The FDA’s crackdown on online sales of unauthorized medical devices and substances rages on. The latest to be placed on the chopping block are dermal fillers sold over the counter and the at-home, needle-free devices used to inject them—none of which have been cleared by the FDA.
The agency issued a safety alert this month affirming that fact and warning both consumers and healthcare providers against using any unauthorized fillers or injection devices.
Facial and lip fillers are typically used in cosmetic procedures to reduce the appearance of wrinkles, increase lip size, temporarily alter nose structure and more. The most common are composed of hyaluronic acid, and the only fillers cleared by the FDA must be injected with a needle or cannula by a licensed healthcare professional, such as a dermatologist or plastic surgeon.
Despite those regulations, according to the agency, some dermal fillers are illegally being sold directly to consumers, often through online marketplaces.
Many of these over-the-counter fillers are meant to be used with at-home injection devices—again, none of which have been OK’d by the FDA—which use high pressure rather than needles to force facial or lip fillers into the skin. The hand-held devices are marketed under names like Hyaluron Pen and Hyla-Pen, and using descriptors like microinjectors, noninvasive injection pens, noninvasive nebulizer syringes, high-pressure pens or sprayer pens.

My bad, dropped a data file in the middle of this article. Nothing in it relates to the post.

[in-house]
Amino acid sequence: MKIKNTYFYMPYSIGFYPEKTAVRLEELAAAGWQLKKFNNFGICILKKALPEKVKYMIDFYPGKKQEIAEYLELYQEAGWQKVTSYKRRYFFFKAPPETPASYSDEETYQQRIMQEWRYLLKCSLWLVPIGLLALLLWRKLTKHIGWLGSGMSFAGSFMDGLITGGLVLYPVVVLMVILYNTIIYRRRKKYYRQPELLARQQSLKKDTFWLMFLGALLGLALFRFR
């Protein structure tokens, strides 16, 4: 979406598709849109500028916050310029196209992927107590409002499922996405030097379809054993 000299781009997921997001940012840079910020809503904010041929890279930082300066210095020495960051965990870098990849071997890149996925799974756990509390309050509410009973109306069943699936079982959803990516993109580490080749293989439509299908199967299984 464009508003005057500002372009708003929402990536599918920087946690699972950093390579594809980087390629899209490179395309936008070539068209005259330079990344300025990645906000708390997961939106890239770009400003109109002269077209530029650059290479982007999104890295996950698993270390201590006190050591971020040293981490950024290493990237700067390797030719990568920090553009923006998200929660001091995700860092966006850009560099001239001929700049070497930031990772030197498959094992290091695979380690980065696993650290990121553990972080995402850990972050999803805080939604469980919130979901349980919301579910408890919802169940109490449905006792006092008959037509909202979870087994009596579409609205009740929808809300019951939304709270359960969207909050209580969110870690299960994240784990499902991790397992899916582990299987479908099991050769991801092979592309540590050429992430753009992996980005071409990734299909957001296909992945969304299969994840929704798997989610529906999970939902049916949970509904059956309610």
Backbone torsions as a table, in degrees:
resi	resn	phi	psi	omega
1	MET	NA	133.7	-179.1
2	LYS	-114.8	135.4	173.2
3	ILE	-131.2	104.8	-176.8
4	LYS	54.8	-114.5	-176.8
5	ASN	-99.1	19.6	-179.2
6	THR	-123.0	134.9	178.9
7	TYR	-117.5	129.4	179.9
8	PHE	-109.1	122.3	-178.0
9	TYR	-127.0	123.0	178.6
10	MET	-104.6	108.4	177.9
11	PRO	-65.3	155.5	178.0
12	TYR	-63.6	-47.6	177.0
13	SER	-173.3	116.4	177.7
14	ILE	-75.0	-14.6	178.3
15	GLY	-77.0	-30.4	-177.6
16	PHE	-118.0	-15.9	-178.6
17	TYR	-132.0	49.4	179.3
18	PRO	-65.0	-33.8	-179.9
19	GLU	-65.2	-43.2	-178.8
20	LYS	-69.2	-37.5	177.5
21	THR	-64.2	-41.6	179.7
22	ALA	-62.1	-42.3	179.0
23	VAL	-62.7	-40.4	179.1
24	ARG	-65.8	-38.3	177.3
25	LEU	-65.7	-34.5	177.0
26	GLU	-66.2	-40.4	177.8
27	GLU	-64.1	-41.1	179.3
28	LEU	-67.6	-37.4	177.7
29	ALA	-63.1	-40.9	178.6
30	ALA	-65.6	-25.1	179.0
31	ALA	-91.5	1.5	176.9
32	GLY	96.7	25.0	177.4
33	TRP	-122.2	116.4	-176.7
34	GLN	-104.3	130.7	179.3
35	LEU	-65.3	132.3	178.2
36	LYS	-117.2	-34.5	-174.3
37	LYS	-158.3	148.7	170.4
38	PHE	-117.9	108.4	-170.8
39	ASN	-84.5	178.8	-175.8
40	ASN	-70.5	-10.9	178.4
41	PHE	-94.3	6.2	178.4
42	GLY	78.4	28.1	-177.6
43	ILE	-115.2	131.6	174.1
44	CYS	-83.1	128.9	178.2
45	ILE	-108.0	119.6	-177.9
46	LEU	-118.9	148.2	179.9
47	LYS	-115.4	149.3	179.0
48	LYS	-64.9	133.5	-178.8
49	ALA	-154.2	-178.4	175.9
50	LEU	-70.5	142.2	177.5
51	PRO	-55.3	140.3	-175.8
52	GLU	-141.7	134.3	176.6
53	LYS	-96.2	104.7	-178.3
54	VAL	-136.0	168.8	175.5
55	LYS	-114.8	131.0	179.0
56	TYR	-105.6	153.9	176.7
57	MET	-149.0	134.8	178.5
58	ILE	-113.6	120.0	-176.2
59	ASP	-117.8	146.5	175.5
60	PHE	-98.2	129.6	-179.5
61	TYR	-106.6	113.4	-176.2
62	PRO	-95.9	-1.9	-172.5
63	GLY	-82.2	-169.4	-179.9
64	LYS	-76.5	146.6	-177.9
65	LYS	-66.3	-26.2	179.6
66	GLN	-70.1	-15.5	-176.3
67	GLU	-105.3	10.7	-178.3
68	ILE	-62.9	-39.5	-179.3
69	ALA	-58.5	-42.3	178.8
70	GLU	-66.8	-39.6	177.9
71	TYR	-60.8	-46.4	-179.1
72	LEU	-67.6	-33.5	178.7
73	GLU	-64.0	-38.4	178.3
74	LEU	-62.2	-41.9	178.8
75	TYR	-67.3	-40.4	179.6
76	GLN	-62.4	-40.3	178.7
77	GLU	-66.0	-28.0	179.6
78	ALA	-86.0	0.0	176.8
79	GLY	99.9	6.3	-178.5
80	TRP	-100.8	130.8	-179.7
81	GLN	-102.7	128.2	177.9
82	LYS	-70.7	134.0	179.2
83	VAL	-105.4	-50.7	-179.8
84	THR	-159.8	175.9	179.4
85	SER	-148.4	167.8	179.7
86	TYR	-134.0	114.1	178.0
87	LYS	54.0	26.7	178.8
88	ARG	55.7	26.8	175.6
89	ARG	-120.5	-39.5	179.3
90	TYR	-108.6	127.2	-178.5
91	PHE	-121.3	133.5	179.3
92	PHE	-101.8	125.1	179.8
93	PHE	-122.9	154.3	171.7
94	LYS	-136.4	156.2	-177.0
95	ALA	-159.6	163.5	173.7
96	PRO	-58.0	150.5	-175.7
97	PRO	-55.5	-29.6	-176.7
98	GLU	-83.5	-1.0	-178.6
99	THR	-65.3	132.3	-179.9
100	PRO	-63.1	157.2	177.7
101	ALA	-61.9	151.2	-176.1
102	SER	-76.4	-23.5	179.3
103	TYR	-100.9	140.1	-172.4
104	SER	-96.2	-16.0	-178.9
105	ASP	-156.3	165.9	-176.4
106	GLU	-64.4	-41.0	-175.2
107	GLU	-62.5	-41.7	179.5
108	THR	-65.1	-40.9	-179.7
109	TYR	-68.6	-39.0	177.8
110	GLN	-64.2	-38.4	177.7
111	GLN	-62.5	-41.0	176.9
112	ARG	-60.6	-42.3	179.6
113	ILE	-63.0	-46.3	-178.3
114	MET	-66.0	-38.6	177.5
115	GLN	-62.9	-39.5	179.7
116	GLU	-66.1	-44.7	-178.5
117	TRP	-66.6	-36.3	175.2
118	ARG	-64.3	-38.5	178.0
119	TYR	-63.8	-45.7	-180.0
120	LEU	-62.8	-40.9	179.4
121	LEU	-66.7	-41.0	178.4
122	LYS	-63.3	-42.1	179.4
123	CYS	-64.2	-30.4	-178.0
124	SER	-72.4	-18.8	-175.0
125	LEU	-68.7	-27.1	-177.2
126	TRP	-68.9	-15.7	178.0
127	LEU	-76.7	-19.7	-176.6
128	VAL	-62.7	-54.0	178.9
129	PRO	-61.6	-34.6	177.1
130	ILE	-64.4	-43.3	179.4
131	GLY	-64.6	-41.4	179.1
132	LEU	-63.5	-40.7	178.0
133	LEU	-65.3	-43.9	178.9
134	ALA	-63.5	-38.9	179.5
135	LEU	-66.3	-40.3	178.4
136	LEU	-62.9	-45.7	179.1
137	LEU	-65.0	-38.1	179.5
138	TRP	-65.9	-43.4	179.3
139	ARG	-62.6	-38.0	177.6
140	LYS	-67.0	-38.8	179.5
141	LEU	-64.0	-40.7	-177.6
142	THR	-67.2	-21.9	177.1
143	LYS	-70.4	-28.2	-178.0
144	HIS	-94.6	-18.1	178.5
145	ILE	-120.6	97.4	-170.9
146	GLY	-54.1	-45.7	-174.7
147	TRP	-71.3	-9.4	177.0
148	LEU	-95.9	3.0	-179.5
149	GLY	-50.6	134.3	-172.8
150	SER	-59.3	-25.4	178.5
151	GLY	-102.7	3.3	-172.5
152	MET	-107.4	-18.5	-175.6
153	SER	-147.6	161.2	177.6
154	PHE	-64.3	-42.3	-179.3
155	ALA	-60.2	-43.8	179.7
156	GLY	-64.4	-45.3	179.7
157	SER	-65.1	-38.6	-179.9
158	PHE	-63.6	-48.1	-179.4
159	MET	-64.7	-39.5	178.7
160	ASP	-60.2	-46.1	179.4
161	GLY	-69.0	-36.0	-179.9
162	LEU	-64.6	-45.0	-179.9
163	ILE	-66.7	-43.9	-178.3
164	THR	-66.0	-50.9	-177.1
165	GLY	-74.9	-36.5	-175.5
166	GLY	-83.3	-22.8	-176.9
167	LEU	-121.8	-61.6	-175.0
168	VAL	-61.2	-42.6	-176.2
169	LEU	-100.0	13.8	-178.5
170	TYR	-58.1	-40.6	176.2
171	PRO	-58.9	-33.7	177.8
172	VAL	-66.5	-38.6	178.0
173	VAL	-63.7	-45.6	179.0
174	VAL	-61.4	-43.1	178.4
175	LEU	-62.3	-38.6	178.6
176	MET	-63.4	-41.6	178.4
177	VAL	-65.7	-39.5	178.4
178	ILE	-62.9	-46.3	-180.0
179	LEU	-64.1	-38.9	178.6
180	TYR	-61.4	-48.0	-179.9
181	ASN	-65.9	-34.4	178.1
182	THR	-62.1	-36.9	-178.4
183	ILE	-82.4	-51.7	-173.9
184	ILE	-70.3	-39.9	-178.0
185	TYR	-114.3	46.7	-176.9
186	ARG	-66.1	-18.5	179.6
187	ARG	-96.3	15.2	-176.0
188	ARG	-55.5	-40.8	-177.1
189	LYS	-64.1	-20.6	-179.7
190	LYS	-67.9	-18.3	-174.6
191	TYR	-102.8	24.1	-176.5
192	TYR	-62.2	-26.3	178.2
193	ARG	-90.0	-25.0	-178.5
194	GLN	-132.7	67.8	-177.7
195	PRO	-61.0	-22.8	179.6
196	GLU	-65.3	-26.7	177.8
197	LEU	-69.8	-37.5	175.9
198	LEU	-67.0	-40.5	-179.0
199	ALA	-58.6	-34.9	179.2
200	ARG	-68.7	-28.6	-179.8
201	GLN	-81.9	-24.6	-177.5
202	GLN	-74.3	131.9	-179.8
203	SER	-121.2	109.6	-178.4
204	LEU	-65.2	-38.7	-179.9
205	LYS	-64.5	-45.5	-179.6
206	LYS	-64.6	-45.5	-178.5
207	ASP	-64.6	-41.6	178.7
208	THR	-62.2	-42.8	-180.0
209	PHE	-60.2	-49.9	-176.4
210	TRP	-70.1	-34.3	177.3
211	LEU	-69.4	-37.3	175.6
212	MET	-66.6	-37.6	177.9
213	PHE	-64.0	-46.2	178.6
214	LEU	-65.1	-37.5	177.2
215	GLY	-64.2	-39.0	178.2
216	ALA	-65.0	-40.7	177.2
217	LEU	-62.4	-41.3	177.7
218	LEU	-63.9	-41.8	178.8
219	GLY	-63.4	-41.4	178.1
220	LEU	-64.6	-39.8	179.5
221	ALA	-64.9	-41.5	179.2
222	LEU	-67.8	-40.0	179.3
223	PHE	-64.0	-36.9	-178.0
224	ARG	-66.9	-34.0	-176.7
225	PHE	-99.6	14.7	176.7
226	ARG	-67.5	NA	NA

The unregulated fillers and devices have been linked to serious adverse events, including “permanent damage to the skin, lips and eyes,” Binita Ashar, M.D., director of the surgical and infection control devices division within the FDA’s Center for Devices and Radiological Health, said in the safety alert.
The risks associated with fillers sold online stem from the possibility that they may be contaminated with chemicals, infectious organisms and other undisclosed substances. The needle-free devices, meanwhile, don’t offer enough control over where the filler is injected, according to the FDA, which could lead to blood vessel blockages, scarring, discoloration and other complications.
“The FDA is monitoring online platforms for these unapproved needle-free devices as well as dermal fillers intended for use with needle-free injection devices,” Ashar said. “We also want patients and providers to be vigilant by understanding which products have been approved by the FDA and the dangers of using unapproved products, some of which may be irreversible.”
In recent years, the regulatory agency has majorly stepped up its efforts to stop the sale of unauthorized supplements, devices and other medical materials in online marketplaces like Amazon. Lately, that work has centered largely on pulling products claiming to cure or prevent COVID-19, as well as unvetted diagnostic tests for the virus, from online store shelves.
Outside of the COVID crackdown, the FDA has continued to monitor online offerings for unauthorized substances. In July, for example, it sent a letter to Amazon requesting the immediate removal of dozens of unregulated products marketed for weight loss and sexual enhancement that it found contained “undeclared and potentially harmful drug ingredients.” The FDA also asked the online retail giant to develop a plan to prevent products like those from being listed again—especially since, as the letter noted, this wasn’t the first time unauthorized drugs were found lurking on Amazon’s shelves.